In its coverage, NBC should make it a point to talk to athletes about their mental, not just physical, preparation for the games, said Hillary Cauthen, a sports psychologist from Austin, Texas who is on the executive board of the Association for Applied Sports Psychology. That strain was evident when NBC connected Dressel with his parents, wife and sister at home for a conversation shortly after his swim. He started sobbing. “We need to lean into this conversation,” Cauthen said.
For most of the athletes, it has been an extraordinarily intense year. After training with the goal of being ready in 2020, the Games’ postponement to 2021 — and the pandemic that caused it — forced them to decide if they wanted to essentially put another year of their lives on hold for what is often a lonely quest, said Mark Aoyagi, coordinator of the Sports and Performance Psychology program at the University of Denver. The network that presents the games has been forced to pivot, and the addition of Michael Phelps to its broadcast team turned into a master stroke for unanticipated reasons. Yet it’s also worth questioning whether an intense focus on gold is out of touch for what these Games have become.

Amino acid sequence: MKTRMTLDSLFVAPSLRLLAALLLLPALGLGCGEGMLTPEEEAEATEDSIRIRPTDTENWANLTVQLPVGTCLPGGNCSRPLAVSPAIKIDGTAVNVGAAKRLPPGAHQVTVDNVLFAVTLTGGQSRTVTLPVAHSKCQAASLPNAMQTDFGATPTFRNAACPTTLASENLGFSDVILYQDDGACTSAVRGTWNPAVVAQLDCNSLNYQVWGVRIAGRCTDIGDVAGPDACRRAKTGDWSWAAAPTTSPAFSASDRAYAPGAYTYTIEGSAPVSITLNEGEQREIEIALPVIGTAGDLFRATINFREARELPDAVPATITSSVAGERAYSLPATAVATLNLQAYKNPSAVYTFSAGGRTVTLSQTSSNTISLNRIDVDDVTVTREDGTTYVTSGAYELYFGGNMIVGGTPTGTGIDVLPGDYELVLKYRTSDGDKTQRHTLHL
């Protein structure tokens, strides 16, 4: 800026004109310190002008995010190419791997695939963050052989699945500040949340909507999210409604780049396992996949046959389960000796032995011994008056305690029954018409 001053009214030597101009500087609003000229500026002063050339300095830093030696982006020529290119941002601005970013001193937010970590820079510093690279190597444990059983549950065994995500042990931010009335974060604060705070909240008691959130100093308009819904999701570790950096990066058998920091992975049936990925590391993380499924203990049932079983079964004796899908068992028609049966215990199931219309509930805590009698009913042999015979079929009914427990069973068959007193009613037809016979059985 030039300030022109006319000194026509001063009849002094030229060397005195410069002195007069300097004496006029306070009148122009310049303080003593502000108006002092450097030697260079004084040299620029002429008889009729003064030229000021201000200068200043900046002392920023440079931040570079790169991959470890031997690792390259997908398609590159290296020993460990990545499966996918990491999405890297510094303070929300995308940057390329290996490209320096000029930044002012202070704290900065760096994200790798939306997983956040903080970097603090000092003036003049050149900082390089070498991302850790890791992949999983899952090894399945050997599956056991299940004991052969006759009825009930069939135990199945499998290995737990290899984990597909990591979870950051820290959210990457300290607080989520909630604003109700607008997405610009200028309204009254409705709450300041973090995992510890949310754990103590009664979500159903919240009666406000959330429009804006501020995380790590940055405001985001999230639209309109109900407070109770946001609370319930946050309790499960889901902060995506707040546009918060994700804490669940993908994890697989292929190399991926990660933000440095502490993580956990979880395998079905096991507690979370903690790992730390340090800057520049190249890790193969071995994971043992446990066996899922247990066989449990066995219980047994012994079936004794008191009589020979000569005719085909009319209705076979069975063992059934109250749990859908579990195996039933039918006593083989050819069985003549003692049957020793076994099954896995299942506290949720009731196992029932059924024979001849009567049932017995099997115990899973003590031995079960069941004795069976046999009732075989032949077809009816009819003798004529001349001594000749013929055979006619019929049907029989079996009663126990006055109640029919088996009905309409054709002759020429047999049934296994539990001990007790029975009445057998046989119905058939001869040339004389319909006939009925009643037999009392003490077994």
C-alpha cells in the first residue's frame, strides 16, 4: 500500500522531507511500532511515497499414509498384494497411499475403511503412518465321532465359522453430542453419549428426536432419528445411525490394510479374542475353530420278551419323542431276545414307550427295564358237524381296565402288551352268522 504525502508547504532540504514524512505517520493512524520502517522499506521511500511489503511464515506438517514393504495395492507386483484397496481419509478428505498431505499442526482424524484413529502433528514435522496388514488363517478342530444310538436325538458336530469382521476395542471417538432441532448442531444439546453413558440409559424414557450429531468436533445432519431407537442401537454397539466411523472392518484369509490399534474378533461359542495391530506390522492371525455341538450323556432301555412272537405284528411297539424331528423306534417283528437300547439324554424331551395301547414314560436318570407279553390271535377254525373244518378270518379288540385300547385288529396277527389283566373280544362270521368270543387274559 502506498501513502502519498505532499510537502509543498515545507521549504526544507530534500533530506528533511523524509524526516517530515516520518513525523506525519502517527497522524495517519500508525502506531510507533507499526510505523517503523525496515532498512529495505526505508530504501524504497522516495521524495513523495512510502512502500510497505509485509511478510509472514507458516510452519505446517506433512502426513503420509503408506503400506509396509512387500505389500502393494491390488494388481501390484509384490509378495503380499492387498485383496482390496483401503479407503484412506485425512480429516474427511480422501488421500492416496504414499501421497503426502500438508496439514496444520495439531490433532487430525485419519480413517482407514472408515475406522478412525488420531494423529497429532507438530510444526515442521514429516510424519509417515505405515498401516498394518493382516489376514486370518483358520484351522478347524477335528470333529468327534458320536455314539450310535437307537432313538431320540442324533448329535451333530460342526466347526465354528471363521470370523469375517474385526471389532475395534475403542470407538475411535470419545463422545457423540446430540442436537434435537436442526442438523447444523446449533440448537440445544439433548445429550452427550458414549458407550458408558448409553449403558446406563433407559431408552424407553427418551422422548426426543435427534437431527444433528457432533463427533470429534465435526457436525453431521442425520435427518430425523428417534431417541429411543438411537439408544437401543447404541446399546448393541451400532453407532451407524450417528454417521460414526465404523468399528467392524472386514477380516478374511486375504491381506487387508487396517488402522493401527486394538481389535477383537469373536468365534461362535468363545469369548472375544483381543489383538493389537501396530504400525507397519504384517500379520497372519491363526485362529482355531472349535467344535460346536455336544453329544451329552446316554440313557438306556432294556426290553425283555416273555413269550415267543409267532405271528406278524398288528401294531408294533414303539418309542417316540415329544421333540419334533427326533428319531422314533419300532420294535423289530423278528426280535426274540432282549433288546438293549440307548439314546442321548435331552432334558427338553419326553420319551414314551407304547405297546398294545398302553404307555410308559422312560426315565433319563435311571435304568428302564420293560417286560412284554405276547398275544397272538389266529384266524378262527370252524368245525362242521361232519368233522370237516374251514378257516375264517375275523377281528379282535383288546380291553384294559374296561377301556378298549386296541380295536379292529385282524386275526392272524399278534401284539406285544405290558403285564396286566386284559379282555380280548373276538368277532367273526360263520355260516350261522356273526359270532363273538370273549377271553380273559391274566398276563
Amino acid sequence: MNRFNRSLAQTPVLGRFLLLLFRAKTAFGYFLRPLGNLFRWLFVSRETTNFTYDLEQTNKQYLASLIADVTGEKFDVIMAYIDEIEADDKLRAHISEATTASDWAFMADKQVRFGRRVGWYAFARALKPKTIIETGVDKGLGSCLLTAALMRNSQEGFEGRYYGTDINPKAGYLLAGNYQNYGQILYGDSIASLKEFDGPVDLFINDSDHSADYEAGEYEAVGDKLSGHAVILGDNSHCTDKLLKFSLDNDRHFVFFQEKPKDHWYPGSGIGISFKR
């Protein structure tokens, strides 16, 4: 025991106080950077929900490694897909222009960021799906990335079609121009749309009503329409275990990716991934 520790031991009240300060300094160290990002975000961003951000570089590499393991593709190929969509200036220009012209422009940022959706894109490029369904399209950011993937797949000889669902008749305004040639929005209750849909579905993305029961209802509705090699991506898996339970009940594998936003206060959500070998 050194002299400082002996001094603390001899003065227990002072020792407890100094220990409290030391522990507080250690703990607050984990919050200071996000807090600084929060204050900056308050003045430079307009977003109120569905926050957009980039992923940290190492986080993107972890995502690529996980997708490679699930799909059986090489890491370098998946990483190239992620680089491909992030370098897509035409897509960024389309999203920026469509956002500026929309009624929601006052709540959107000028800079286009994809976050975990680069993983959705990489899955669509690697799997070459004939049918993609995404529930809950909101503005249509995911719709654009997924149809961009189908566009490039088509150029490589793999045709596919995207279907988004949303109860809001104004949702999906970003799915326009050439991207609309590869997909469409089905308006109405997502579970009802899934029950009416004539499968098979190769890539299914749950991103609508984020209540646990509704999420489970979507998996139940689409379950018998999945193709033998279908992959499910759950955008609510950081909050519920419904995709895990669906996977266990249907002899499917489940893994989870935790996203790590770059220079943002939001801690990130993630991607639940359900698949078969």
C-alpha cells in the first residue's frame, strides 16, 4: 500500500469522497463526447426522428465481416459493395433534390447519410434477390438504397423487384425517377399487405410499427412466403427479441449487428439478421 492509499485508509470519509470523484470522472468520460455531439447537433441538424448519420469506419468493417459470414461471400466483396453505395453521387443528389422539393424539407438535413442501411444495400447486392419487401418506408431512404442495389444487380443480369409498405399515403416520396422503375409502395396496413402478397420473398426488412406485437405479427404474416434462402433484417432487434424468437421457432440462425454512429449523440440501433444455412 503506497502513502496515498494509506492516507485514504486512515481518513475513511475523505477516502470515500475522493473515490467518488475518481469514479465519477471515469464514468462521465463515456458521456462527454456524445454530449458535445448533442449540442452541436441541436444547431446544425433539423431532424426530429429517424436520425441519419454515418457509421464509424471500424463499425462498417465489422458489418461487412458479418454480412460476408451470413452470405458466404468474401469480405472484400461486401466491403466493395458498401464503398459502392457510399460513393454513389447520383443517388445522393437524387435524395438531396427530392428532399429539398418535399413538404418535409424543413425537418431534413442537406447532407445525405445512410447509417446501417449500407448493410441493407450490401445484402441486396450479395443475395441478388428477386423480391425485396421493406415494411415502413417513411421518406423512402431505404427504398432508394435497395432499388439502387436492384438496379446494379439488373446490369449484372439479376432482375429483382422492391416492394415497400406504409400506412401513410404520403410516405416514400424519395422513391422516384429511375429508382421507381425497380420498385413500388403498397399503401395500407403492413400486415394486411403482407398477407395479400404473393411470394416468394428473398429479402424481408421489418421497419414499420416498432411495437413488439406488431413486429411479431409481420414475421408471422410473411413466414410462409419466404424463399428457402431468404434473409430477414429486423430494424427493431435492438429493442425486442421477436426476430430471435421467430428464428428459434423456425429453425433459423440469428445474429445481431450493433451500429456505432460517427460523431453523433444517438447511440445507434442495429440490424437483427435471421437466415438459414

Then they traveled to a lockdown environment to perform without their friends and family present; indeed, they had hardly any audience at all. Olympic athletes, most notably gymnast Simon Biles, haven’t been afraid to express the mental and emotional difficulties they’ve faced during these pandemic games, a development that’s thrown NBC a curve.
“We never see that story,” he said. “Obviously, NBC highlights those that are in medal contention. It’s a very cultivated story that is presented to people that doesn’t capture the essence of why most of them are over there.” Molly Solomon, executive producer of NBC’s Olympics coverage, objects to any characterization of the network’s philosophy as simply winner takes all. Not many television viewers realize that a large number of competing Olympians understand they have no realistic expectation of winning a medal. For them, simply coming to Tokyo and competing is a joyful accomplishment, Aoyagi said.
By its very nature, the Olympics are an athletic competition. There are winners and losers, dreams fulfilled and dreams dashed. While many athletes thrive in that environment, Biles’ decision to pull out of the team and all-around gymnastics competition is the most prominent sign that for some, the pressure takes a toll. Between cable networks and streaming, NBC Universal peeks into every corner of the Olympics. By far, though, NBC’s prime-time coverage is the window through which most Americans experience the Games, and that is primarily focused on the medal hunt by American athletes in gymnastics, swimming & diving and track & field.
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